37. 37.

    Ludwig W, Strunk O, Westram R, Richter L, Meier H, Buchner A, et al. ARB: a software environment for sequence data. Nucl Acids Res. 2004;32:1363–71.

  38. 38.

    McMurdie PJ, Holmes S. phyloseq: an R package for reproducible interactive analysis and graphics of microbiome census data. ploS one. 2013;8:e61217.

  39. 39.

    Parks DH, Tyson GW, Hugenholtz P, Beiko RG. STAMP: statistical analysis of taxonomic and functional profiles. Bioinformatics. 2014;30:3123–4.

  40. 40.

    Finlay BJ, Maberly SC, Cooper JI. Microbial diversity and ecosystem function. Oikos. 1997;80:209–13.

  41. 41.

    Hector A, Bagchi R. Biodiversity and ecosystem multifunctionality. Nature. 2007;448:188–90.

  42. 42.

    Giovannoni SJ, Cameron Thrash J, Temperton B. Implications of streamlining theory for microbial ecology. ISME J. 2014;8:1553–65.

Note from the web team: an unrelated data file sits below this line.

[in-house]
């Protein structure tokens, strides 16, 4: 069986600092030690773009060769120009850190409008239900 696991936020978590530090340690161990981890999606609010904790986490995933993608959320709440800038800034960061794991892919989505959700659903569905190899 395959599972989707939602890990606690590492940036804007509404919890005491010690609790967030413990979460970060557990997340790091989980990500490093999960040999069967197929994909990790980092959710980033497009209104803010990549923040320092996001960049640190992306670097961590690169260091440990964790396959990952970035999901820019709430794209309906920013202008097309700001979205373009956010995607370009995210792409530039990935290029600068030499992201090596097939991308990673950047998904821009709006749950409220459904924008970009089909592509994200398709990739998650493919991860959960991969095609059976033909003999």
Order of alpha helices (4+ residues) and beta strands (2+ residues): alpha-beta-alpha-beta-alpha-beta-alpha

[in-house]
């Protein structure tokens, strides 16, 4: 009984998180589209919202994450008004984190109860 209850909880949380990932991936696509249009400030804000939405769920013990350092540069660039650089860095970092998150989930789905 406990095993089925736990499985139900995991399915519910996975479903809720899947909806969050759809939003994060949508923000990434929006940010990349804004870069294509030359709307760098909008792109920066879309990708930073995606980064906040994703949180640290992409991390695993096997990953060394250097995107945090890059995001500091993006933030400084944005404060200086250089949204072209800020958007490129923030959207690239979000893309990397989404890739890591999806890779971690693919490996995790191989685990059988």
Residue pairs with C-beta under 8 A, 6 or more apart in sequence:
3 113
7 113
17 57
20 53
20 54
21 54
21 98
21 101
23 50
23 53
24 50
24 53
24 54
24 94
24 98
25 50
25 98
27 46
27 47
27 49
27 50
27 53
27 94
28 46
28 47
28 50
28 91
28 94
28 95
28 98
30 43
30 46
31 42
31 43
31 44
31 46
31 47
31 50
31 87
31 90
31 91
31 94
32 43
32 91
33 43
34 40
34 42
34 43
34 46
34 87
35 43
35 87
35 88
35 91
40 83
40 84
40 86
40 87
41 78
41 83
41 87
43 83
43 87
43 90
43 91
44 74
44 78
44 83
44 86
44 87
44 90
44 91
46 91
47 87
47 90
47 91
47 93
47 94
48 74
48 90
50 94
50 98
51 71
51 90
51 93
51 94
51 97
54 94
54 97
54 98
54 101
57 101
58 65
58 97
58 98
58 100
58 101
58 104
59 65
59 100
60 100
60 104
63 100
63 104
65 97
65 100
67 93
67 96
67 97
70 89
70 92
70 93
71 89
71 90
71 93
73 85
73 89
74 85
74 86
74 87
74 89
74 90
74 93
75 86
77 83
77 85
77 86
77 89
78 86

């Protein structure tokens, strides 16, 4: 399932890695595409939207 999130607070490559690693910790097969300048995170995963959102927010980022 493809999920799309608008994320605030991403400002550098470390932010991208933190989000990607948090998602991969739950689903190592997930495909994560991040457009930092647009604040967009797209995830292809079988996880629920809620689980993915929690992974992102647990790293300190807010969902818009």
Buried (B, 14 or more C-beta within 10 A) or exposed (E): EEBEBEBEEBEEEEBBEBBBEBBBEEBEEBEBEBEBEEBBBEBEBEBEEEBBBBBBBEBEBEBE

43. 43.

    Rinke C, Schwientek P, Sczyrba A, Ivanova NN, Anderson IJ, Cheng J-F, et al. Insights into the phylogeny and coding potential of microbial dark matter. Nature. 2013;499:431–7.

  44. 44.

    Kopf A, Bicak M, Kottmann R, Schnetzer J, Kostadinov I, Lehmann K, et al. The ocean sampling day consortium. Gigascience. 2015;4:27.

  45. 45.

    Sintes E, Bergauer K, De Corte D, Yokokawa T, Herndl GJ. Archaeal amoA gene diversity points to distinct biogeography of ammonia-oxidizing Crenarchaeota in the ocean. Environ Microbiol. 2013;15:1647–58.

  46. 46.

    Ferrera I, Borrego CM, Salazar G, Gasol JM. Marked seasonality of aerobic anoxygenic phototrophic bacteria in the coastal NW Mediterranean Sea as revealed by cell abundance, pigment concentration and pyrosequencing of pufM gene. Environ Microbiol. 2014;16:2953–65.